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Clean athletes must be protected, says Sky’s Brailsford

Sky boss David Brailsford hints that he would support a ban of all Russian athletes from the Rio Olympics.

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HILTERFINGEN, Switzerland (AFP) — Team Sky manager Dave Brailsford hinted at his support for an Olympic ban against Russia, insisting that clean athletes must be protected. Speaking during Tuesday’s Tour de France rest day, Brailsford answered a question about the McLaren report, which calls for a ban on the entire Russian delegation from the Rio Olympics. And the 52-year-old, whose Sky leader Chris Froome is in control at the Tour, suggested he supported such a move.

“From the team’s point of view, the fundamental issue — and having worked in the Olympic environment for many, many years — is that clean athletes need to be protected,” said Brailsford. “Clean athletes work very hard to go to the biggest stages to compete and they need to do so with the full knowledge that everything that needs to be done to allow them to have a level playing field when they compete [is being done].

“If we start from the basis of protecting clean athletes, then the rest is pretty obvious in terms of what you need to do.”

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Froome himself has come under intense suspicion over the last three years since winning his first of two Tour titles in 2013. That year, he was bombarded with questions about doping after a devastating attack on a summit finish at Ax 3 Domaines that put him in charge of the race. Last year, a similar attack on another uphill finish to Pierre Saint-Martin, saw Froome forced to bat away questions about the use of a motorized bicycle.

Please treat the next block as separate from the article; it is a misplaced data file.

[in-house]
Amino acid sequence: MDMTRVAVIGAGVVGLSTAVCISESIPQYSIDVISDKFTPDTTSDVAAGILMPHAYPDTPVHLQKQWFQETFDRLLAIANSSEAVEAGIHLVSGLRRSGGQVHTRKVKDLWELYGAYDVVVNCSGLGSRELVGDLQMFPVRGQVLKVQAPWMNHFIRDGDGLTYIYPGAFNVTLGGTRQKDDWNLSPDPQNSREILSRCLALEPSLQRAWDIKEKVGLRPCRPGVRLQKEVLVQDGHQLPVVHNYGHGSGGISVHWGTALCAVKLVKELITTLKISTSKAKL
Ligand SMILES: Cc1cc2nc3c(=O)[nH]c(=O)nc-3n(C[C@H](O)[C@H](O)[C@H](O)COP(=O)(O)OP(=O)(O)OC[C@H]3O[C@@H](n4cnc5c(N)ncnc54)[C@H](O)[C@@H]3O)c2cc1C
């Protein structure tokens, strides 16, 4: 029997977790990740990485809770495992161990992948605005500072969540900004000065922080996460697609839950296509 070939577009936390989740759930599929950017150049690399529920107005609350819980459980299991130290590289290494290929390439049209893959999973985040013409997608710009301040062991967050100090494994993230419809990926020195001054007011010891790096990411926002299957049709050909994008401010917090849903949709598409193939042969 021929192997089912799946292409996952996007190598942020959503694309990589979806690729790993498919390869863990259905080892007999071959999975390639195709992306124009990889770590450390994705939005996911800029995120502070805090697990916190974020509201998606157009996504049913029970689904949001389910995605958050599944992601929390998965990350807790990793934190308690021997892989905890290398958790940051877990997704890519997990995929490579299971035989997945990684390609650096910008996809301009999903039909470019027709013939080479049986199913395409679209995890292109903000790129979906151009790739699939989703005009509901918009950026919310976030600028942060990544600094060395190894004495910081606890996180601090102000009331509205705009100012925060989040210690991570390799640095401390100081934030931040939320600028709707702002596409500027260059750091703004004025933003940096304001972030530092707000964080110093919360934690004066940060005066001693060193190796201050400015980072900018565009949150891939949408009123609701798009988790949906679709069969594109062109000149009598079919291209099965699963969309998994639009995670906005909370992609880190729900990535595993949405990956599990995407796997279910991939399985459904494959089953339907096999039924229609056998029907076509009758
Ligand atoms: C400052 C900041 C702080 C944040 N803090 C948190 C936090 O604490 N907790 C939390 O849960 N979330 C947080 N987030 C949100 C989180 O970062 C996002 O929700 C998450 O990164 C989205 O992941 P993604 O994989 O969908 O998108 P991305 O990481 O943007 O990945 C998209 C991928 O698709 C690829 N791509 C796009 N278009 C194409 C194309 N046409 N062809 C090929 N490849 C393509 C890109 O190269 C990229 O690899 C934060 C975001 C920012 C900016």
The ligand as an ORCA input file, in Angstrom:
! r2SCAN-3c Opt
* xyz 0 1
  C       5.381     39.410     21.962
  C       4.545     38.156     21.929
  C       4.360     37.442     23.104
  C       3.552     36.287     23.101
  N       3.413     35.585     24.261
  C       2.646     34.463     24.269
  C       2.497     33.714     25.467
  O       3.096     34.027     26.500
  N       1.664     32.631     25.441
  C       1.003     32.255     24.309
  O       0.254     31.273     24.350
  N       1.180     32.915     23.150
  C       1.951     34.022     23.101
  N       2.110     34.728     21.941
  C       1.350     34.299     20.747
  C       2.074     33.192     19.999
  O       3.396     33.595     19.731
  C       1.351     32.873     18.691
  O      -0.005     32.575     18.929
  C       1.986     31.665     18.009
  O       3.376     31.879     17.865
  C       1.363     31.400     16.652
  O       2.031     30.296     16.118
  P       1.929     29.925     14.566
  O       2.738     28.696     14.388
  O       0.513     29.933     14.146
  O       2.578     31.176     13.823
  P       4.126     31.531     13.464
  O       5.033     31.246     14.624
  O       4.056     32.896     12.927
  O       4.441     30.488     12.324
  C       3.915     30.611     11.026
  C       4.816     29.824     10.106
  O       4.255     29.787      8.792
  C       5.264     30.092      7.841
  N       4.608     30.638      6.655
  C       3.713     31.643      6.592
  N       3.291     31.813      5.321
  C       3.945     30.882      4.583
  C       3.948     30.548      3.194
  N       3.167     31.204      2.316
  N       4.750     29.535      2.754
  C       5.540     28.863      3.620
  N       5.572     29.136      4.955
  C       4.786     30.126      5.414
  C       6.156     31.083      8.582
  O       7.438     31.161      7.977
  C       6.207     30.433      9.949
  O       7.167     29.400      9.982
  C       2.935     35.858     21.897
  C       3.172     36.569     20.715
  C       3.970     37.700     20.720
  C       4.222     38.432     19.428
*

“Significant story”

But this year Froome’s been largely spared such unpleasant scrutiny, despite being again well on his way to a third Tour victory. Brailsford believes his charge has put the skeptics in their place once and for all.

“I think it’s pretty important what Chris did at the end of last year, going to the lab and putting himself up for testing independently of us and the team, and I think the numbers told a significant story,” Brailsford said. “People certainly aren’t asking the same questions as they have done in the past. It’s difficult to ask for VAM and power data if you’re going downhill and dropping everybody, which is what we saw.”

Brailsford also claimed his team had been tested 13 times since the Tour started by authorities trying to catch doping violations.

“The fans have been great, the fans are what make this race,” Froome added. “For sure there are pockets of people standing together who boo and they’re very loud, but you go to a football game and some who don’t like the other team, they will boo with other fans.

“It’s sport, it’s unfortunate, and it doesn’t look good for the sport, but at the same time there are thousands upon thousands of people who do come out there and they’re supporting all the riders and supporting the race — and that’s amazing to see.”

An American in France

What’s it like to be an American cyclist living in France? Watch to get professional road cyclist Joe Dombrowski’s view.